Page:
To evaluate the user interaction of the DiverLog+ mobile app, I reached out to three DiverLog+ app users and conducted usability testing and interviews. This allowed us to gain insights on their needs, motivations, and frustrations to clarify underlying issues.
I created a quick win case study to analyze the issues and user needs in-depth. Based on the findings, I outlined the solutions and improvements and shared with the stakeholders
Although users frequently used the app to record their dive information, they continued to struggle to reach the information quickly when they needed it. Interviews with users revealed that they often had a hard time selecting the right icon on the primary location (Tab Bar) because the icon designs are not intuitive without a label. In addition, the icons are overly small because there are too many (total 7) on the small Tab Bar.
We also discovered that all three users only used some of the key features for their dives. They claimed that they prefer a simpler interface to get to the features they use the most because having too many icons in the primary location is a little distractive.
New Web Development
MP Swim is a line of innovative, technologically advanced performance-enhancing swim gear driven by the ultimate desire to improve the sport of swimming.
Our challenge was to refresh the design of the MP Swim website, adapt it to current usability standards and build global strength, recognition and brand awareness before the Rio 2016 Olympics.
I conducted a comparative analysis against PUMA.com which is not in direct competition with MP products but may have similar interface elements, processes and design patterns that are worth reviewing as they are also targeting a passionate and youthful audience and enhance exciting visual and innovative products.
The MP website worked fine when it was built but it's become outdated compared to the latest standards. The existing website was not responsive. Responsive web design sites are fluid which means the content moves freely across all devices and all screen resolutions. Additionally, Google ranks websites with responsive design higher in search engine results. This is essential to take into account with regards to search engine optimization (SEO). Also, all the text was embedded in the banner graphics which had significant drawbacks for SEO because the pages contained no real text to index.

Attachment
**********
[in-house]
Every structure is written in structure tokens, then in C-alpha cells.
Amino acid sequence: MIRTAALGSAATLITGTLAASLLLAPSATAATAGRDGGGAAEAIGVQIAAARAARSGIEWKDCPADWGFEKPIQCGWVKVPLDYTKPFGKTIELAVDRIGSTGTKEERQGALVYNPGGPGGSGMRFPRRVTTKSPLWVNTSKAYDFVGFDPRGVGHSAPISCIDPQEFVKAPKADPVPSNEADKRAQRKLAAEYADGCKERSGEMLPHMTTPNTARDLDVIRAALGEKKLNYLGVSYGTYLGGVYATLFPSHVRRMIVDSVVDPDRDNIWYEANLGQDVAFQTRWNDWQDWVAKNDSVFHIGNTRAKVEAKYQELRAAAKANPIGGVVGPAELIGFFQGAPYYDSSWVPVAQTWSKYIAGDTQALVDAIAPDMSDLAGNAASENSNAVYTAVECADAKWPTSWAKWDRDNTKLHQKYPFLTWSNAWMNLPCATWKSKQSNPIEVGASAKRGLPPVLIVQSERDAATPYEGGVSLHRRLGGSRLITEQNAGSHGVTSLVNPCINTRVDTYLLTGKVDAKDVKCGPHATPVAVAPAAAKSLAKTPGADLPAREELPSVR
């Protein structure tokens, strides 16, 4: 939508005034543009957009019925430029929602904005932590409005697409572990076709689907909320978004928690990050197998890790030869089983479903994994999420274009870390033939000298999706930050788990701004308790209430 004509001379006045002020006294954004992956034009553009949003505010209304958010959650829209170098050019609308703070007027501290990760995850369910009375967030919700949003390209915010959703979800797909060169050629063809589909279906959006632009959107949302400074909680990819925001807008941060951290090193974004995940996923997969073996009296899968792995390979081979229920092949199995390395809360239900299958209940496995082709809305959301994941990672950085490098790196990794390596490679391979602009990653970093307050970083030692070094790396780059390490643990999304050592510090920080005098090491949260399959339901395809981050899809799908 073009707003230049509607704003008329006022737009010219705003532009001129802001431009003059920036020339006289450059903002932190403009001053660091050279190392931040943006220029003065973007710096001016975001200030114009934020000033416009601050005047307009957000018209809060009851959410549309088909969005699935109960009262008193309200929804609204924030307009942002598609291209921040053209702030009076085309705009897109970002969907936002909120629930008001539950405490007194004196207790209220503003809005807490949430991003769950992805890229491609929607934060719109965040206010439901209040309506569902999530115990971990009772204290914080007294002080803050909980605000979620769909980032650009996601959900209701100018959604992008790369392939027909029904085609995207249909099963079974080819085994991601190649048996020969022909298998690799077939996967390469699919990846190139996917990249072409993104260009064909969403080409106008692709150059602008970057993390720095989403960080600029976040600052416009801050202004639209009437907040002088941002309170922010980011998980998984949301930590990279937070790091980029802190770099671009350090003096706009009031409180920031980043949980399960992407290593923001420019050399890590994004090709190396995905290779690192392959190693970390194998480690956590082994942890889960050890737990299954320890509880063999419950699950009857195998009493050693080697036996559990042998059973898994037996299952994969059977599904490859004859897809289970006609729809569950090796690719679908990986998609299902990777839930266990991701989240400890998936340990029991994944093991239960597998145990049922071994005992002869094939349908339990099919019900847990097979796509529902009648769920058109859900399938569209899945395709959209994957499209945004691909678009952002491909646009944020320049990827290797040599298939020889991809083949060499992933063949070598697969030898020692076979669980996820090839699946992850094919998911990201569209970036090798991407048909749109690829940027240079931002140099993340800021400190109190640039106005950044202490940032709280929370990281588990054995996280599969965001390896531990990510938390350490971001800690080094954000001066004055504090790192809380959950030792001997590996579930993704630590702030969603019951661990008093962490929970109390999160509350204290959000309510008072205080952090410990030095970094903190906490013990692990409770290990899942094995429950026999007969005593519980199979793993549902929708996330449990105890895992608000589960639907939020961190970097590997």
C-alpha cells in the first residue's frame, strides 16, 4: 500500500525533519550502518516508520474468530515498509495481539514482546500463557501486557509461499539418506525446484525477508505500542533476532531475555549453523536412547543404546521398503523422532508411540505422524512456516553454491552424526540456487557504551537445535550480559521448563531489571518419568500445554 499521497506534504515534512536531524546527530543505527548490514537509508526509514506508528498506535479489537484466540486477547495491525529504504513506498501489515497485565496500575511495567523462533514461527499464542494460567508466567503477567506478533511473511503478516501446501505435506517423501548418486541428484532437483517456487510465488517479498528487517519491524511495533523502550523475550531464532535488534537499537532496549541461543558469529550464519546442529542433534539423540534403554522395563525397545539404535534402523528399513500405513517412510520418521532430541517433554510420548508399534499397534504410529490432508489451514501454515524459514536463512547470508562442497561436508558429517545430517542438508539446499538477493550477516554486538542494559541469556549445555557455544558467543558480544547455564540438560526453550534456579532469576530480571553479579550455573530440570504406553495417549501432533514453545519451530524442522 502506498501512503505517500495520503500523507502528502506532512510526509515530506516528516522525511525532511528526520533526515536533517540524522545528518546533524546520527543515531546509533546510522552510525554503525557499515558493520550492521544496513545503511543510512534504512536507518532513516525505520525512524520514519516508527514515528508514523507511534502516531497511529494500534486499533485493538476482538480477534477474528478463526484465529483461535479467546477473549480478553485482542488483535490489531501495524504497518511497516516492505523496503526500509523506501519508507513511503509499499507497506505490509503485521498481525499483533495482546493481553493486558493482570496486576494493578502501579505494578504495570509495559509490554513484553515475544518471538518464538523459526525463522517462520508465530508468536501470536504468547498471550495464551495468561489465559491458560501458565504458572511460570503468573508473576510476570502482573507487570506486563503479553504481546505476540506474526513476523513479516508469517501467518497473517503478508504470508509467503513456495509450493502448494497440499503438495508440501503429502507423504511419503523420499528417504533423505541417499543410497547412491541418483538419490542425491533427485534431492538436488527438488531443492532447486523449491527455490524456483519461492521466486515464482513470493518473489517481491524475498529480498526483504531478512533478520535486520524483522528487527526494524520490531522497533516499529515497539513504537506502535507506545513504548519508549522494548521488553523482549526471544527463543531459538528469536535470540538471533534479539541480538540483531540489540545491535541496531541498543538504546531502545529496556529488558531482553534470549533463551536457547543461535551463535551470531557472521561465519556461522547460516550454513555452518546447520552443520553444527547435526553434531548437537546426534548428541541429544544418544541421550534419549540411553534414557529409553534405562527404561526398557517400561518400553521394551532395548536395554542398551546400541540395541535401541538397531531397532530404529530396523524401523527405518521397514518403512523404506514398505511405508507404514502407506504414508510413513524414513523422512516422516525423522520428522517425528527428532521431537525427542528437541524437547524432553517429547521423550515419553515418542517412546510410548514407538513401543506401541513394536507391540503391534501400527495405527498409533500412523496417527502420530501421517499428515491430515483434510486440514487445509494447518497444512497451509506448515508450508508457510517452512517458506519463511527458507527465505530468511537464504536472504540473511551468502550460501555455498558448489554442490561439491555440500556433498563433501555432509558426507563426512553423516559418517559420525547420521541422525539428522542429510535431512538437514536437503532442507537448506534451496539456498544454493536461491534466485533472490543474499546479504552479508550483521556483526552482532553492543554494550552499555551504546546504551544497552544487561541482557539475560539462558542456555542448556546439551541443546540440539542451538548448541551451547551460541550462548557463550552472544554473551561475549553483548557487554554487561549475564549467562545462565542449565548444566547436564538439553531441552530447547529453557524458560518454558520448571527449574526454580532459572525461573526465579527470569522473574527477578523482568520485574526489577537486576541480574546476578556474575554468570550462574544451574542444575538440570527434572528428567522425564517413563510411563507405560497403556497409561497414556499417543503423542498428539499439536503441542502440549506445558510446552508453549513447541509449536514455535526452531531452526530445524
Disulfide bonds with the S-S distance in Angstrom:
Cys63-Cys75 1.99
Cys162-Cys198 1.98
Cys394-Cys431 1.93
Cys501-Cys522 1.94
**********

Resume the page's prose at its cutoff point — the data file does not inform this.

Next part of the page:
Additional improvements we focused on were new product categorizations and filter/sort tools. The swim goggle categorization, listing only the product names, was not user friendly because new users are not familiar with the product lines and might not know which swim goggles match their swim type (e.g. competitive swim, fitness, etc.). It's very time consuming for users to open every single product page and read all the product descriptions to find the best goggles for their need.
Persona development is an important part of understanding potential visitors and customers. After multiple user research and ideation sessions with the team, we created three personas for this project. The primary persona is a 17 year old named Josh who is a passionate, energetic competitive swimmer and takes swim training 4-5 times per week. These three personas helped to create an ideal, reliable and realistic representation of a specific audience.
Before wireframing, I drew some sketches. Sketching helps me to visualize the initial layout and the basic concept of the interface. It also helps me to express my ideas quickly and share them with the team. After reviewing all the questions and the basic UI, I moved onto wireframing to evaluate functionality and features.
Prototyping is essential for resolving usability issues before coding. I created hi-fidelty prototypes which provided detailed feedback from users on something we needed to more closely resemble in the final product. In this project, we especially spent our time on redesigning the product overview and detail pages to improve product search which was a serious issue on the previous website. We saw engagement numbers increase siginificantly.
Brand Story, Style Guide and eCommerce Web Development
This is a design challenge to develop a brand identity for a small business in the local community. I came up with an idea for a local nano-raoster / coffee shop which wants to start selling their fresh roasted coffee beans online. The primary goal of the project is to:
Based on the potential user research and interviews, I created two personas; The primary persona, Justin, who is a 32 year old industrial designer and the secondary persona, Crystal, who is a 28 year old freelance writer. These personas helped to visualize their busy, active lifestyle, preferences and frustrations.
I created a brand story and a visual style guide which both reflect the findings above.
"Zuk Coffee Roaster is a local nano-roaster / cafe located in South Park, San Diego, CA. We only purchase ethically sourced coffee beans to support coffee grower. We focus on roasting the freshest quality of coffee beans daily, in-house by using a miniscule small batch roaster (selling coffee beans less than 48 hours from roasting) and serving the most aromatic cup of coffee from simple 'vintage' methods to make people smile."